Beginning Guide to Hardanger Embroidery Stitches

Share with your friends...Share on FacebookTweet about this on TwitterPrint this pagePin on PinterestShare on Google+

Welcome to this Friday’s VTNS Fan Freebie!

Who doesn’t love those heirloom baby and wedding items made using Hardanger embroidery? So dainty and beautiful, and if you know how to do a satin stitch, really not that hard to do.

Hardanger embroidery or “Hardangersøm” is a form of embroidery traditionally worked with thread on even-weave cloth, using counted thread and drawn thread work techniques.

Hardanger got it’s name from the women of the Town of Hardanger in Norway who were experts in this type of embroidery. Although the modern form of the work originated in Norway, the same stitches can be found on the wonderful embroideries of ancient Persia and Asia.

Equipment for Hardanger embroidery work is simple, consisting of very sharp pointed scissors, embroidery thread and crewel needles. The material is woven with a square, even mesh.

All outlining or Kloster stitch blocks are done before cutting the threads for drawnwork. It’s best to do the large spaces first, working down to the smaller details.

Heavier thread is usually used for the Kloster or Satin Stiches and the finer thread for weaving and filling in stitches.

Kloster stitch is generally worked over four threads and there are always five stitches for each single block, with four stitches added for each consecutive block.

Stitches of Hardanger Embroidery Illus 3 - Vintage Crafts and MoreStitches of Hardanger Embroidery Illus 4 - Vintage Crafts and MoreSatin stitch is only worked over less than four threads when it is not depended upon as an outline for cut work.

To add Picots to the bars, work half way down, take the end of thread attached to work and twist it around the needle three times, hold in place and draw the needle through, pulling the thread tight and finish weaving the bar.

Below is an example of using the Kloster stitch over eight threads. Note that the center five stitches are worked over eight threads with four stitches on either side to give balance.

Stitches of Hardanger Embroidery Illus 5 - Vintage Crafts and MoreAnother form of Kloster stitch is illustrated here:

Stitches of Hardanger Embroidery Illus 1 - Vintage Crafts and More

These stitches are not used as an edge for cut work, but as a decorative stitch on the material.

There are several ways of forming corners. In the illustration below, the first two are used to form straight edges on either side of a Hardanger design. It’s simply a choice as to whether a mitered or diagonal corner is used, since they are usually a decorative stitch. The buttonhole edge and corner adds strength for use with a cut away design.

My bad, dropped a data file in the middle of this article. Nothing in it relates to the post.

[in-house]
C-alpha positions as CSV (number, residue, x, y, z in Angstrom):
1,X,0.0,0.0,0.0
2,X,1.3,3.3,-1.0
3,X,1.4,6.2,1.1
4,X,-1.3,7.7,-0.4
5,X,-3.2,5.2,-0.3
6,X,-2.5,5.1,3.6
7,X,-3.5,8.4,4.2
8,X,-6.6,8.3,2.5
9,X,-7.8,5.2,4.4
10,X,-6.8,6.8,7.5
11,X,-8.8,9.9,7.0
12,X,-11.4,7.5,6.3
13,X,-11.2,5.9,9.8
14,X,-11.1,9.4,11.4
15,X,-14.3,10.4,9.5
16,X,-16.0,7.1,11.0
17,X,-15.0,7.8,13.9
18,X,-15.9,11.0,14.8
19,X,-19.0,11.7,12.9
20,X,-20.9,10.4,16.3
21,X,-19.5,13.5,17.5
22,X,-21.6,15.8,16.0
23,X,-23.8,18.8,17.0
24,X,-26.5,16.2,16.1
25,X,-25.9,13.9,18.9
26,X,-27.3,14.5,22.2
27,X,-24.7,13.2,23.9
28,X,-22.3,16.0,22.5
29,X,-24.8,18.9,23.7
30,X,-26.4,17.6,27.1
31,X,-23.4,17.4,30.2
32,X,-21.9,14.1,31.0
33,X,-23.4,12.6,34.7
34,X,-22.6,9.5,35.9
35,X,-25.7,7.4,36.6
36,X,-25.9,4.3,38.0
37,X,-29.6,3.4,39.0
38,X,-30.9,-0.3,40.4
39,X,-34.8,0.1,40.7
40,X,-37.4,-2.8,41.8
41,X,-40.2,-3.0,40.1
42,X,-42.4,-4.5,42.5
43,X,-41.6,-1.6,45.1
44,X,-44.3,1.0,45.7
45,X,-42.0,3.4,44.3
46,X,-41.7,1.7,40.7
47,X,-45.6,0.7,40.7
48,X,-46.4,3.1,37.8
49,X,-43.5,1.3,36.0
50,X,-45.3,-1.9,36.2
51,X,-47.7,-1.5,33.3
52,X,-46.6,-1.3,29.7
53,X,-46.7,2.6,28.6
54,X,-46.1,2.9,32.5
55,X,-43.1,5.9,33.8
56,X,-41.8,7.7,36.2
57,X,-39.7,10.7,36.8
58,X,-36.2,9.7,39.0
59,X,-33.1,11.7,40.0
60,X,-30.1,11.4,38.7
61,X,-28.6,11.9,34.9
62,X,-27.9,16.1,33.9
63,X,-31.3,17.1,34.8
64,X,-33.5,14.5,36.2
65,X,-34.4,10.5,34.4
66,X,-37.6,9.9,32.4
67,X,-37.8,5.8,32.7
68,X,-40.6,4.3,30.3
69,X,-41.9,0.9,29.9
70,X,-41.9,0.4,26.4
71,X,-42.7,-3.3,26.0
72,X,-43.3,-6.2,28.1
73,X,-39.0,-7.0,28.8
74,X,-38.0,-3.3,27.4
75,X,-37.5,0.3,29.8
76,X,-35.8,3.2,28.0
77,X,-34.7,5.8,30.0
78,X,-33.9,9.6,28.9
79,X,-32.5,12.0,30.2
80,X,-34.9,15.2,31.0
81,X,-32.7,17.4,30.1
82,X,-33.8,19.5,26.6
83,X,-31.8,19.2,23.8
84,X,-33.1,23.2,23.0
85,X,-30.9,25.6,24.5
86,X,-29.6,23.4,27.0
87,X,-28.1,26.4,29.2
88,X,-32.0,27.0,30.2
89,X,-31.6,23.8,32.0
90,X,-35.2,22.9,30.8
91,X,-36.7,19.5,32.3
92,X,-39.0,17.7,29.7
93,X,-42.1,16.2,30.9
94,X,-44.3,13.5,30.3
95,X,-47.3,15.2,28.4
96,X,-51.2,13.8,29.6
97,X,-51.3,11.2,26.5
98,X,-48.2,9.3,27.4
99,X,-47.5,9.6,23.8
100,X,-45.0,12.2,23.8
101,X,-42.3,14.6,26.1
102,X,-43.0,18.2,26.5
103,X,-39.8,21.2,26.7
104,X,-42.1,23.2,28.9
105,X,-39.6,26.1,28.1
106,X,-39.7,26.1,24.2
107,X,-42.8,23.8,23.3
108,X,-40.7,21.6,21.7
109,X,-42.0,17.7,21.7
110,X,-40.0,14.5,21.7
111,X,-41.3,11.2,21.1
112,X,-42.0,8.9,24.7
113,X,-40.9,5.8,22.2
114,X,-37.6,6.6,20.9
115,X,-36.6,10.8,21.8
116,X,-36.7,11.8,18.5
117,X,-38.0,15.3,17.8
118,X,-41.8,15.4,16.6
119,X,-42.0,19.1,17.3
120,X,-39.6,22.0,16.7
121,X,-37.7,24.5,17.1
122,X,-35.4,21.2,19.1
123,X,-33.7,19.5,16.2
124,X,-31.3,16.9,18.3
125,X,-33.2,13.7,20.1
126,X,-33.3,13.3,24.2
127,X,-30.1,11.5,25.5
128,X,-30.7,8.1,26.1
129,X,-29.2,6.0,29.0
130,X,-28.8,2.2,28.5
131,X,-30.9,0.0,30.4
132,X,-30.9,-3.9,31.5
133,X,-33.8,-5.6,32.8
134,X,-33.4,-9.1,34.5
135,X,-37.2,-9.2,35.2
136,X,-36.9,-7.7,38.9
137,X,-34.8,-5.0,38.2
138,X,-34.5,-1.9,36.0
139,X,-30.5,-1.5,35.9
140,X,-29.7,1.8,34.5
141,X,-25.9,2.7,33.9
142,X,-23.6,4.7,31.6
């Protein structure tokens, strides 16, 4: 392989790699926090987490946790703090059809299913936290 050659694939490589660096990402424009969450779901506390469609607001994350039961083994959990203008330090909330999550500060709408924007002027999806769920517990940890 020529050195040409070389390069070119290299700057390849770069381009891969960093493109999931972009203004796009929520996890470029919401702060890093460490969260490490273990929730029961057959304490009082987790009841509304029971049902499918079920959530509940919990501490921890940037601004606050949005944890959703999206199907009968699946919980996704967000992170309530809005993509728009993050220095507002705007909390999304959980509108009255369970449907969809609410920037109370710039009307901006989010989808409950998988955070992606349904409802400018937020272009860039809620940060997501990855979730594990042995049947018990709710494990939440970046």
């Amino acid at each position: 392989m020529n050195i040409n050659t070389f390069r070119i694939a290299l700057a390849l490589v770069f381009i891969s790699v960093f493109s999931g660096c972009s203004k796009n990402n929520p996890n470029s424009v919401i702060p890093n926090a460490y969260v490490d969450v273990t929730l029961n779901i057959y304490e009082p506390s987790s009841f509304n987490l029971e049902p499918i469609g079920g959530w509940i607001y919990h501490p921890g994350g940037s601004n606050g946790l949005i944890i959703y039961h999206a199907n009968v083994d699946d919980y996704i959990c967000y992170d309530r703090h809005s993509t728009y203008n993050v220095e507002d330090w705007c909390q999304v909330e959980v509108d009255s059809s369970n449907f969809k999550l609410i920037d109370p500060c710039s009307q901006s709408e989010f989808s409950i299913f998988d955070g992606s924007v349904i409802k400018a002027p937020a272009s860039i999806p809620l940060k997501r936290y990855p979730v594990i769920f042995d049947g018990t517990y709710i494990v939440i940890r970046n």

Stitches of Hardanger Embroidery Illus 2 - Vintage Crafts and More

This 4½ minute video on YouTube, Beginning Hardanger explains visually how to begin Hardanger embroidery.

The PDF file you can download for later is an article, Fundamental Stitches of Hardanger Embroidery that comes from a 1920’s Star Needlework Journal magazine.

Stitches of Hardanger Embroidery PDF

The article is in pdf format so to read it you’ll need the Adobe Reader software on your computer. Most computers come with it, but it is free and can be found here.

Download Instructions: Right-Click the link and select either “save target as” or “save link as” depending on what browser you are using or simply click on it and save or print.

If you like this page, be sure to share it with your friends and like our Facebook Fanpage so you can get updates every time we post new patterns.

Please share your favorite needlework hints, tips and projects in the comments below or with us on Facebook.

Enjoy!

Victorian Filet Crochet Pattern Floral Tea Table Cloth Diagrams

Share with your friends...Share on FacebookTweet about this on TwitterPrint this pagePin on PinterestShare on Google+

Welcome to VTNS (Vintage Textile and Needlework Sellers) Fan Freebie Friday!

This filet crochet tea table cloth pattern was in a 1925 Star Needlework Journal magazine by the American Thread Co. It’s a beautiful floral cloth for a small table.

Vintage Crafts and More - Filet Crochet Pattern Tea Table Cloth

I can just picture the Victorian ladies sitting around the table covered with this pretty handmade cloth having tea in the afternoon.

This is the diagram for the flower baskets in the corners.

Vintage Crafts and More - Filet Crochet Flower Pot Pattern

and this diagram is the floral border.

Vintage Crafts and More - Filet Crochet Pattern Flower Border

The PDF file below includes three pages of the diagrams and the instructions.

Filet Crochet Pattern Tea Table Cloth

These patterns are in PDF format so to download it you’ll need the Adobe Reader software on your computer. Most computers come with it, but it is free and can be found here.

Download Instructions: Right-Click the link and select either “save target as” or “save link as” depending on what browser you are using or simply click on it and save or print.

Here’s another post that has a Filet Crochet pattern for a Linen Tray Cloth or Placemat and if you’d like to learn more about Filet Crochet visit this post, Exploring Filet Crochet.

If you like this page, be sure to share it with your friends and like our Facebook Fan Page. We post a new vintage pattern every Friday.

Please share your favorite type of needlework, hints, tips and projects in the comments below or with us on Facebook

Enjoy!